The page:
Research suggests the family has the greatest amount of influence in the political socialisation process.
Research suggests the family has the greatest amount of influence in the political socialisation process. iStock

Voting: get into the swing of it with open discussion

MY PARENTS and formal education taught me lots of things. A good understanding of politics wasn't one of them.

With the current federal election campaign in full swing with news, signs, ads and an onslaught of messages in the media, it has me thinking about my lack of knowledge in this area.

I know the basics but don't really grasp the finer details.

It's not because I'm disinterested in politics or take no notice of political media. In fact I have a very high sense of civic responsibility believing I'm privileged to be given the chance to have my say and am thankful for compulsory voting.

I am just not committed to a political party and am open to changing my vote from one government election to the next. That's right I am a swinger.

Each election I make a choice based on an evaluation of the individual candidates running in my electorate and what they have to offer. I don't take much notice of the badge or party colour they wear. I leave that for my sporting affiliations - maroon all the way.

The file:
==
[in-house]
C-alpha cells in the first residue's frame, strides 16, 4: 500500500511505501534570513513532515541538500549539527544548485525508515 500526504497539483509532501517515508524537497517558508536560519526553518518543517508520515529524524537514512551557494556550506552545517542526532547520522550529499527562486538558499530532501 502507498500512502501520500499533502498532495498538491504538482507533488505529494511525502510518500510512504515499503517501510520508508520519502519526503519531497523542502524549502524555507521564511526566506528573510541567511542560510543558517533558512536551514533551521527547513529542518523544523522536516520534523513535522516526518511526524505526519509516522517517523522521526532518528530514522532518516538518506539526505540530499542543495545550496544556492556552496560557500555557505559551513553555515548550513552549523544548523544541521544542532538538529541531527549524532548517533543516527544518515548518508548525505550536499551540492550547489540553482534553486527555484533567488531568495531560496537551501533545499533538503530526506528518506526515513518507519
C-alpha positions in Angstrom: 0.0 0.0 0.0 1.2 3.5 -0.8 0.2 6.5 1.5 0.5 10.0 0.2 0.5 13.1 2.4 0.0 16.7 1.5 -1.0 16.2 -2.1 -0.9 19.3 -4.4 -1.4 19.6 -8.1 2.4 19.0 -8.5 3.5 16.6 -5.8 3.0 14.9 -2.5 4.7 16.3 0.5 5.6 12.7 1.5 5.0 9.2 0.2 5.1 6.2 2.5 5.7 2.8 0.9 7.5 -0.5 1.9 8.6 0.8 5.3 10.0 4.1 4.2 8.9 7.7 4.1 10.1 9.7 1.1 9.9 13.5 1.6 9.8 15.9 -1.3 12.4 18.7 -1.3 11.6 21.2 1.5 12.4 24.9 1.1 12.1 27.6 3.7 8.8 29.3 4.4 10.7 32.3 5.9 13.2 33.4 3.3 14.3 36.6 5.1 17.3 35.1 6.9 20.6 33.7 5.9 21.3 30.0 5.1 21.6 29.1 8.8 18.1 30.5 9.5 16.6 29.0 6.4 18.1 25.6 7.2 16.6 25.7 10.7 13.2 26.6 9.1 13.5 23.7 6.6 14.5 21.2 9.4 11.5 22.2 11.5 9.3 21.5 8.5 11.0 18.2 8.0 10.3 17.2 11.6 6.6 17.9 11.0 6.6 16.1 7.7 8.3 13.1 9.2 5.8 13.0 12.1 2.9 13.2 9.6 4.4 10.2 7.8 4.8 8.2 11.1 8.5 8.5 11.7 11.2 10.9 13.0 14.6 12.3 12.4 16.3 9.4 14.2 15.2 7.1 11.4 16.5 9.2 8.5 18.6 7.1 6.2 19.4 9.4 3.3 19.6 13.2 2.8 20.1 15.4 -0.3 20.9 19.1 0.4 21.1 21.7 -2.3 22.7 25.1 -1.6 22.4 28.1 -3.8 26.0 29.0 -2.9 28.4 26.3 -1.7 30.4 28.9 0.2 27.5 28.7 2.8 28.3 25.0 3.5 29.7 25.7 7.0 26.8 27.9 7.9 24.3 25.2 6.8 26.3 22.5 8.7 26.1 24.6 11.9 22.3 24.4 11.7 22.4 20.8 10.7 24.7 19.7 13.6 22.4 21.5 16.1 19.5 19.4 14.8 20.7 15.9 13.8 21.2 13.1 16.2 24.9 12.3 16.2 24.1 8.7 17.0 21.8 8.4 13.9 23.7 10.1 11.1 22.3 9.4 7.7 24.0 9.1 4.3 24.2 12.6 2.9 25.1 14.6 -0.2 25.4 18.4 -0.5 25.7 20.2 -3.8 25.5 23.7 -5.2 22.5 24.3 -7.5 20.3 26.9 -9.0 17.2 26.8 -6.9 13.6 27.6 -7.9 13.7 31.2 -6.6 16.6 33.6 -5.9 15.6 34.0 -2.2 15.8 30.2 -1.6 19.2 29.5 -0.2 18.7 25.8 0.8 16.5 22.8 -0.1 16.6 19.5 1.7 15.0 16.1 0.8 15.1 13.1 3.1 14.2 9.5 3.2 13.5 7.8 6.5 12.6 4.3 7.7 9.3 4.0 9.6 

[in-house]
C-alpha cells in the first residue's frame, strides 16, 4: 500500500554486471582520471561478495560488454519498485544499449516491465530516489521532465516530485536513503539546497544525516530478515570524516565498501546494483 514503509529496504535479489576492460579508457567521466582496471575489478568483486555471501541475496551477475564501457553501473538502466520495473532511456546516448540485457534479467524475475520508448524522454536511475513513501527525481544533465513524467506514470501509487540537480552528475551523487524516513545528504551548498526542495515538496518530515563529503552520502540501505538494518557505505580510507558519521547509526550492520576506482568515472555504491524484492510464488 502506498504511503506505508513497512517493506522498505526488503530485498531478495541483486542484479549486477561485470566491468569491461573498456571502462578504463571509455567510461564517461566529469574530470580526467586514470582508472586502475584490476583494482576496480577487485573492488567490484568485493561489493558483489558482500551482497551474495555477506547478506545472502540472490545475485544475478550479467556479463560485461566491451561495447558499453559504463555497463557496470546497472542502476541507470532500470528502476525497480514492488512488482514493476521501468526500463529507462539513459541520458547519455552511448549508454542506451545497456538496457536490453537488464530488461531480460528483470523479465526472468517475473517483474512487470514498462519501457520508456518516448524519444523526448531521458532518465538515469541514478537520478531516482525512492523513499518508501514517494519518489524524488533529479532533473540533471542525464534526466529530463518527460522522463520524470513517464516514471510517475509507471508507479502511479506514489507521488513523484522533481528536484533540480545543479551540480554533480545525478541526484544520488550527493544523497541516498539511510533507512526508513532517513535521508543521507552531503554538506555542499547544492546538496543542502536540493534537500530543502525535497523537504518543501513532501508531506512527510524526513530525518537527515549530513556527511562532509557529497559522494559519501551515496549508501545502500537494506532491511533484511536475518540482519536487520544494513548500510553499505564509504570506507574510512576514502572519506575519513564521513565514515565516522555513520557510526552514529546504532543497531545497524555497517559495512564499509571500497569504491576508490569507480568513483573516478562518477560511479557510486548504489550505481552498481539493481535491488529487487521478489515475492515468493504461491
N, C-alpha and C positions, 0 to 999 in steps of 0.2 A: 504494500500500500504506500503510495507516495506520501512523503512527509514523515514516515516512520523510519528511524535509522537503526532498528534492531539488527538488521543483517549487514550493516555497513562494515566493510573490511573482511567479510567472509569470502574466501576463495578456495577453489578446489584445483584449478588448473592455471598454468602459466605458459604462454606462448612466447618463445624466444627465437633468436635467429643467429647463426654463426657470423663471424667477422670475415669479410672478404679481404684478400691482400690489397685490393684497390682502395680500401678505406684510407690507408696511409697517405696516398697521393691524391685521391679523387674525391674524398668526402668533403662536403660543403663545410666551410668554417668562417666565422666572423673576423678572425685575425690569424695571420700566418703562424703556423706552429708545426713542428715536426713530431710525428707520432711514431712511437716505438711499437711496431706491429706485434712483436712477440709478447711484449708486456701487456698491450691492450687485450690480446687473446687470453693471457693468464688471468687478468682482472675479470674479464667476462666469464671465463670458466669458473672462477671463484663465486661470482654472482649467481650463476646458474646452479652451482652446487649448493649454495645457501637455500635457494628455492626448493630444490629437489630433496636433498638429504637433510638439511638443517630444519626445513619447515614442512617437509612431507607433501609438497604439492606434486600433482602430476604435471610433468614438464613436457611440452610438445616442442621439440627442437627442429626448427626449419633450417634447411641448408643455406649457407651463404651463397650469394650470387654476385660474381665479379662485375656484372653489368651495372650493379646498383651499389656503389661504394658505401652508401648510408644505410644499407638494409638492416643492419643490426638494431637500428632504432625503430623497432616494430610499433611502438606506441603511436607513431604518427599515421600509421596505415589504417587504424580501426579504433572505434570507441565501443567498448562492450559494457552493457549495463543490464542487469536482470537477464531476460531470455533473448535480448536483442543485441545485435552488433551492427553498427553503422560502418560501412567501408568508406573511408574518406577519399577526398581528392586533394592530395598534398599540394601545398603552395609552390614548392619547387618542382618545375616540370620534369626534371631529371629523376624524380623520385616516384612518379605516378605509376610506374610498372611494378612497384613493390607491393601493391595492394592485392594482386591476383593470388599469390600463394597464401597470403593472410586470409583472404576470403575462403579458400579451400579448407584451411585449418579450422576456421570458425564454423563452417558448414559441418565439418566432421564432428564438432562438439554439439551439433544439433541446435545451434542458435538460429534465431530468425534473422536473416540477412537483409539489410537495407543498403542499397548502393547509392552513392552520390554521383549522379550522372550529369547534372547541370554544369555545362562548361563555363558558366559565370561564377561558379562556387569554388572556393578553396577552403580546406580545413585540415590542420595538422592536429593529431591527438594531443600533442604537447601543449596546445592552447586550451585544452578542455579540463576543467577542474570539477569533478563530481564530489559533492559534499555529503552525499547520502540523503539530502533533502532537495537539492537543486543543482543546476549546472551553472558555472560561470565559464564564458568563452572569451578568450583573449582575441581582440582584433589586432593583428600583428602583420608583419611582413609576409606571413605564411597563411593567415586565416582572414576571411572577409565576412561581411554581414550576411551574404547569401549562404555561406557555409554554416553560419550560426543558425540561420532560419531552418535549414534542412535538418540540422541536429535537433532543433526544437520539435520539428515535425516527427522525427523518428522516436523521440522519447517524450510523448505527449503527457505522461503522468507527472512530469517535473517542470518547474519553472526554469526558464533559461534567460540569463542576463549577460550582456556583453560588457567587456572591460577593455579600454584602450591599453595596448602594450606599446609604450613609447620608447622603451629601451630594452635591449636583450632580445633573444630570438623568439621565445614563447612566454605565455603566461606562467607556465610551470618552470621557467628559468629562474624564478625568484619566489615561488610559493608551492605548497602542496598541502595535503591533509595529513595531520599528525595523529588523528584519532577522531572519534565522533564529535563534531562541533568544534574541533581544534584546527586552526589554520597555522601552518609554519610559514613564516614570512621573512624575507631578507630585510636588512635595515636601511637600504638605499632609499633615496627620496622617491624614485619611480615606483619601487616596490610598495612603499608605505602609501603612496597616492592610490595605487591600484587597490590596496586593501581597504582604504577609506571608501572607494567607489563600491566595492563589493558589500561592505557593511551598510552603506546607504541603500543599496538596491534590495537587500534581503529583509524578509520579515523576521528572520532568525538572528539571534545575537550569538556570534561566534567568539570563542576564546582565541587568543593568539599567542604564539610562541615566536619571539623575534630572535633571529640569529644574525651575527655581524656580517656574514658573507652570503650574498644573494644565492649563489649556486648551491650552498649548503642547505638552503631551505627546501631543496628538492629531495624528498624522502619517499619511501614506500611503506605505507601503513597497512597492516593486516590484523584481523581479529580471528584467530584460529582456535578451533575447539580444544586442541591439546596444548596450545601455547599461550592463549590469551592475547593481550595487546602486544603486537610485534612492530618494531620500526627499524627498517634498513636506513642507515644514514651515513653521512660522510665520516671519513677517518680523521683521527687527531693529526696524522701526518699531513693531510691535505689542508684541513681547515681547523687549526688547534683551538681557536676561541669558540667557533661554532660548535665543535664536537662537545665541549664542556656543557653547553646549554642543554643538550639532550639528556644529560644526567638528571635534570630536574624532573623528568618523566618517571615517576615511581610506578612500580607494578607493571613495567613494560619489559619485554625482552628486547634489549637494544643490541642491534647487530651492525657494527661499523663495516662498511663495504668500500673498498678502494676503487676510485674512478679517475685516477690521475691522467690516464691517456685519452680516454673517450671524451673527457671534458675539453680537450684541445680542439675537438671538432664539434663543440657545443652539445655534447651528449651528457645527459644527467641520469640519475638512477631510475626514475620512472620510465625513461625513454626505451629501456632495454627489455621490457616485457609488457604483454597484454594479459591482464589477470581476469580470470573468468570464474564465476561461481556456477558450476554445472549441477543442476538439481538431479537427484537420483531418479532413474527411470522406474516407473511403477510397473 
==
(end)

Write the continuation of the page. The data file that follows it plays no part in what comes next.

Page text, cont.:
But what influence have I had on my children and what knowledge or lack of have I passed on to them?

As a parent, I think it's important to talk to them about political matters even when they are not of voting age.

I don't mean indoctrinating my offspring with a designated political viewpoint but discussing the main issues, the electoral process, why voting is important and that every person's opinion counts.

I accept parents with strong political beliefs would feel it is their duty to see their children adopt those beliefs as well but hearing someone say they vote the way they do because that's how their parents vote bugs me - nearly as much as the paper wasting pre-election junk mail and how-to-vote cards handed out on election day.

Research suggests the family has the greatest amount of influence in the political socialisation process.

Therefore the communication with our children on politics should be open and issue-oriented rather than dogmatic.

We should give them the chance to learn about politics and develop their own opinion when it comes to voting.

My eldest is a good example. She has been helping one political party on their campaign trail, forming her own political identity - she knows more about politics than I did when I was her age.

The bottom line is I have had little effect on her political attitudes and behaviours. She's not going to be a swinger like her mum.



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